Court to Hear NAMBLA Literature Case

By Mark Mead | July 7, 2008 | 8:19pm EDT

(CNSNews.com) - A U.S. District Court judge in Massachusetts this week will conduct an open hearing into whether incriminating background information about the North American Man-Boy Love Association (NAMBLA) should be included in a wrongful death lawsuit against the group.

The American Civil Liberties Union (ALCU) is defending NAMBLA in the suit that was filed last year by the parents of Jeffrey Curley. In 1997, Jeffrey, at the age of 10, was murdered and sodomized by two homosexuals.

The Curleys, who are asking for $200 million in their suit, accuse NAMBLA and its Internet website of prompting Salvatore Sicari and NAMBLA member Charles Jaynes to attack the boy.

According to allegations in the lawsuit, Jaynes, who became a NAMBLA member in 1997, obtained material from a computer at a Boston area public library, which they claim inspired him to commit the Oct. 1, 1997, crime.

Sicari and Jaynes are serving life terms in prison after being convicted of murder in the case.

According to evidence introduced at the murder trial, Sicari and Jaynes suffocated Curley by gagging him with a gasoline-soaked rag and, after the boy had died, sodomized him. Jeffrey's body was then placed in a cement-filled container and dropped in a Maine river.

Rising to the defense of NAMBLA, the ACLU argues that Jeffrey's parents, Robert and Barbara Curley, are wrong to want information from NAMBLA and testimony from undercover agents included in the wrongful death lawsuit.

"However tragic, the death of Jeffrey Curley was not a likely result of the defendants' publication of the material at issue," reads the legal brief filed by the ACLU. "No fair reading of these materials would result in the conclusion that they incited torture, murder and mutilation."

The Massachusetts ACLU did not return phone calls for additional comment, but said in a statement that NAMBLA bears no responsibility for the murder and rape of Jeffrey Curley.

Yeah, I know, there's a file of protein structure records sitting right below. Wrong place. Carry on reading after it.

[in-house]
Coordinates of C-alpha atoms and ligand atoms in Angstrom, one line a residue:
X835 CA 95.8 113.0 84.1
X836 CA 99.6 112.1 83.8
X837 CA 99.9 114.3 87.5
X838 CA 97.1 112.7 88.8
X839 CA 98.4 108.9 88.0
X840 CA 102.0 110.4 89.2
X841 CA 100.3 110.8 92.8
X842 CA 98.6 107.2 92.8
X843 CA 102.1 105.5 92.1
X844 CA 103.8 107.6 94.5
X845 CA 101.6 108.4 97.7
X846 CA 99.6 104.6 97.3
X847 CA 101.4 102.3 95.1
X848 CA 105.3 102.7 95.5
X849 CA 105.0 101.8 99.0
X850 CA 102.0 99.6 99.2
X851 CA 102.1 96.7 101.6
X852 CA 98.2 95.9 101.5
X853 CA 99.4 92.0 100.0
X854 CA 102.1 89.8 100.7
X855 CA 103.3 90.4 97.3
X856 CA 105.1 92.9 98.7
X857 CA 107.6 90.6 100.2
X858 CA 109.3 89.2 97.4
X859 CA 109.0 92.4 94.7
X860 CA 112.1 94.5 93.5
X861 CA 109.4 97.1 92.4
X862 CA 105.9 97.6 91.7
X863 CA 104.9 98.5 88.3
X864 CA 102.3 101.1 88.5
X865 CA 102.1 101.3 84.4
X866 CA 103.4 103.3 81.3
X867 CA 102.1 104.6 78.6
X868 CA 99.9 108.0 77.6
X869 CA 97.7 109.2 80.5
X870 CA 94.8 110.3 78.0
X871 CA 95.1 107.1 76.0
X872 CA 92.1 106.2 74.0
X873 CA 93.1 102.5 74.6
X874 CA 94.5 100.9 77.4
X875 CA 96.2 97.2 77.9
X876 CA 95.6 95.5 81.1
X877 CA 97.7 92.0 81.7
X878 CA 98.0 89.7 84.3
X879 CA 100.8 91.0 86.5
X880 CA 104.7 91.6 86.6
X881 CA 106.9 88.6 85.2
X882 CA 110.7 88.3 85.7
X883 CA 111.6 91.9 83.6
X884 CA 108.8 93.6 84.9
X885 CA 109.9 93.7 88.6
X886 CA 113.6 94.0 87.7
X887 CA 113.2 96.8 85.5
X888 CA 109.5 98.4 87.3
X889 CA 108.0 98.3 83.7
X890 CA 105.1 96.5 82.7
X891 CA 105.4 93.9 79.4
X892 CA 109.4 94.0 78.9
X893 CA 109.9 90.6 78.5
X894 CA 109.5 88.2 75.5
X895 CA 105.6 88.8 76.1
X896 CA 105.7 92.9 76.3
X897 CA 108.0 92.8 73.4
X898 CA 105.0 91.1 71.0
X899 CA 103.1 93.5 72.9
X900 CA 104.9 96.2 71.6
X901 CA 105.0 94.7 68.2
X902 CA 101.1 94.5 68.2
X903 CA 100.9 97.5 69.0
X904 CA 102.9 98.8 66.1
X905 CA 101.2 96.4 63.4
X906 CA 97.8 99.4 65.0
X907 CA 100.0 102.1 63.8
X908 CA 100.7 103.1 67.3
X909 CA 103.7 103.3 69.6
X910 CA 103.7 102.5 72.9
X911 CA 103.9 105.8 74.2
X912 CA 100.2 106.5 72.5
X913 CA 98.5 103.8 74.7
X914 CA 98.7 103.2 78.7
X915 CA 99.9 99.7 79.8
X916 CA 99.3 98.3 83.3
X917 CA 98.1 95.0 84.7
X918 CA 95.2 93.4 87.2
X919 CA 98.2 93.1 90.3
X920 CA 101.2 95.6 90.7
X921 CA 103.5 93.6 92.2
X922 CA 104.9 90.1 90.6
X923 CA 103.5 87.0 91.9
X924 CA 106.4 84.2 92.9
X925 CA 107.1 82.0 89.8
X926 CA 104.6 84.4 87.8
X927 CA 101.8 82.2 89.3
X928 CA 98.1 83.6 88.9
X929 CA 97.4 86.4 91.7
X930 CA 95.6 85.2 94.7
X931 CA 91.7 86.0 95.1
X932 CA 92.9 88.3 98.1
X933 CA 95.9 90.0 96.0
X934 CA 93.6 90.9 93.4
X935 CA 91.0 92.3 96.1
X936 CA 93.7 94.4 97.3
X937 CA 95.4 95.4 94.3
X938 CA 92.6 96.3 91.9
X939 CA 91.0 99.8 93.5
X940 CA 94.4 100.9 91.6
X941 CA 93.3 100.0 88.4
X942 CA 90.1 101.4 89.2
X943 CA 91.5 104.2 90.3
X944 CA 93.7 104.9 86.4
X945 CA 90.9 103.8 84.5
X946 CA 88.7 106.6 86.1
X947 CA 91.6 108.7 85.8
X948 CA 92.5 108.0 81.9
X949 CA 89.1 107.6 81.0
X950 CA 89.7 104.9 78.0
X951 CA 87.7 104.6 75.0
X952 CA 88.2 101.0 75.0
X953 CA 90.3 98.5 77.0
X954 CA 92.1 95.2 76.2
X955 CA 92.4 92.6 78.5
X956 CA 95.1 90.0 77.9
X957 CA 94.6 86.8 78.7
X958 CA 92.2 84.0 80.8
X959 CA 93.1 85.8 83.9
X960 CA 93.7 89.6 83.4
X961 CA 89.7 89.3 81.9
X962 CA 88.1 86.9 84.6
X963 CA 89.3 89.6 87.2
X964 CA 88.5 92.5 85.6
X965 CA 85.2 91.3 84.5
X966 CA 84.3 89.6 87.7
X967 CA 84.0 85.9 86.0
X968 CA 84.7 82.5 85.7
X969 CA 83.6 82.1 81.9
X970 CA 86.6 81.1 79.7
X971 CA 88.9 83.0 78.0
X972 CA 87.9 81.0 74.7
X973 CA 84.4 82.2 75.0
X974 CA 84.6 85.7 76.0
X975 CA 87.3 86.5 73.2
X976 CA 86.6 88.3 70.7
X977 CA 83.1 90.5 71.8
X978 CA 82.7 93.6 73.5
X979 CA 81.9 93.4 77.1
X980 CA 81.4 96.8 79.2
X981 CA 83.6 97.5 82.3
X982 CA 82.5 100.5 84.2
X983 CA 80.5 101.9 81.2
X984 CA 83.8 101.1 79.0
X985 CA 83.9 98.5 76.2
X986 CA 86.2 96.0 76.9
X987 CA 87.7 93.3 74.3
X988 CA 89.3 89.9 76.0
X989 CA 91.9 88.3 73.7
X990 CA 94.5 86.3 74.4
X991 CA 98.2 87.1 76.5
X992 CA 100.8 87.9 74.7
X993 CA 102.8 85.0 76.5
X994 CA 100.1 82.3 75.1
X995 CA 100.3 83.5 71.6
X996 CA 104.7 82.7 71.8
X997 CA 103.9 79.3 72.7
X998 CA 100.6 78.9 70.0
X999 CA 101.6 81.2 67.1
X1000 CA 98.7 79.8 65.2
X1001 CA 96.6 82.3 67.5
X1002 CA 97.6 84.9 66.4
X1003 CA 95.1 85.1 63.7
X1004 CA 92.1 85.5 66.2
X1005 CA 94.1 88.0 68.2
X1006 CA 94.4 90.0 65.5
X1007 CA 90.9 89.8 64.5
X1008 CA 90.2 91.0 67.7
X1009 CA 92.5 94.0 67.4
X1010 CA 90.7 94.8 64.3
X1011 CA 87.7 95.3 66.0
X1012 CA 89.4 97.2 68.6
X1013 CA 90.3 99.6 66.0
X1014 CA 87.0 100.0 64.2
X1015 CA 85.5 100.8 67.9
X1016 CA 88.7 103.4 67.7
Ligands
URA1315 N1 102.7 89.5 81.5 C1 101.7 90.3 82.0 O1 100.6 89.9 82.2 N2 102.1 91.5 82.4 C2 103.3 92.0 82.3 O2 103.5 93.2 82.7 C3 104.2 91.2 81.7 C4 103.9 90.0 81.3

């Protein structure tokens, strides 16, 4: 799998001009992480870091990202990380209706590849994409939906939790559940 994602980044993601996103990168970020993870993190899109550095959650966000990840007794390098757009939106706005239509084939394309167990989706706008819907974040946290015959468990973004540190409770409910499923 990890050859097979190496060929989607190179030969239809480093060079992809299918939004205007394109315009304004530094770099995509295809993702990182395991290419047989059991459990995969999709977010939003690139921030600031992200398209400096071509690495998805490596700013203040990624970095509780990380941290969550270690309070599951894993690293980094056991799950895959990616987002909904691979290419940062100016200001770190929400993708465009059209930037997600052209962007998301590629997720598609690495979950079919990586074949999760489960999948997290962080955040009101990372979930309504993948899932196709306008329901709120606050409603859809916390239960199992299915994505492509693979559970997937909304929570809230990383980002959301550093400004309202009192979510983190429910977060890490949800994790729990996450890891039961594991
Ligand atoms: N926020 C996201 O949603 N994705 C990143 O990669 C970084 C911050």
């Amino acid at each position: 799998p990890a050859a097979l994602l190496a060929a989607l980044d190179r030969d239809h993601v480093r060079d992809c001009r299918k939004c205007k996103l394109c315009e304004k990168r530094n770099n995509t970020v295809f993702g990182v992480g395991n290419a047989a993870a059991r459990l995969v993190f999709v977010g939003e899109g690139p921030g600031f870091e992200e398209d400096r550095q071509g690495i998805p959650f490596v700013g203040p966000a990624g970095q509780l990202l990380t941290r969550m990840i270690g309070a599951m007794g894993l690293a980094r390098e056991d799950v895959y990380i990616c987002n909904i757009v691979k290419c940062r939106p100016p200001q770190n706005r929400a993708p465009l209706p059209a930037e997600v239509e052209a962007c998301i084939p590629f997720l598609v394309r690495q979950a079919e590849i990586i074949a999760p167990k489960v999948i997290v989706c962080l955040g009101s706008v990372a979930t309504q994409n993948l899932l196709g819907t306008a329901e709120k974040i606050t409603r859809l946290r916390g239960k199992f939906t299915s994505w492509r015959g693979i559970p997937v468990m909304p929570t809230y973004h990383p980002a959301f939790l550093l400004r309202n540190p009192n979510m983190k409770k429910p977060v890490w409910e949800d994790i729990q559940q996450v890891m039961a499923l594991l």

"The lawsuit involved here, were it to succeed, would strike at the heart of freedom of speech," the statement read. "The case is based on a shocking murder. But the lawsuit says the crime is the responsibility not of those who committed the murder, but of someone who posted vile material on the Internet."

Rev. Louis Sheldon's Traditional Values Coalition, a pro-family think tank in Washington, DC, has been working with the Curleys' lawyers and has helped finance the lawsuit.

Sheldon believes access to pornographic materials at the Boston Public Library inspired Jaynes to murder and rape the boy, and that NAMBLA should be prosecuted accordingly.

"We have the manual that they give to all the NAMBLA people called 'Rape and Escape'... here's how you rape them and here's how you escape. We are convinced that this is a national menace."

Sheldon also believes federal judge George O'Toole's decision to conduct a public hearing on the subject is significant.

"Usually he (the judge) gives the denial on a piece of paper, but he's calling for a public hearing," Sheldon said, "which says that he wants it out in the clear. He doesn't want anything under the carpet. It will give it (the case) a higher profile."

According to Sheldon, attorneys, Lawrence Frisoli and Patrick Gellen, who are representing the Curley family, have said that a trial regarding the NAMBLA lawsuit might not begin until next year.

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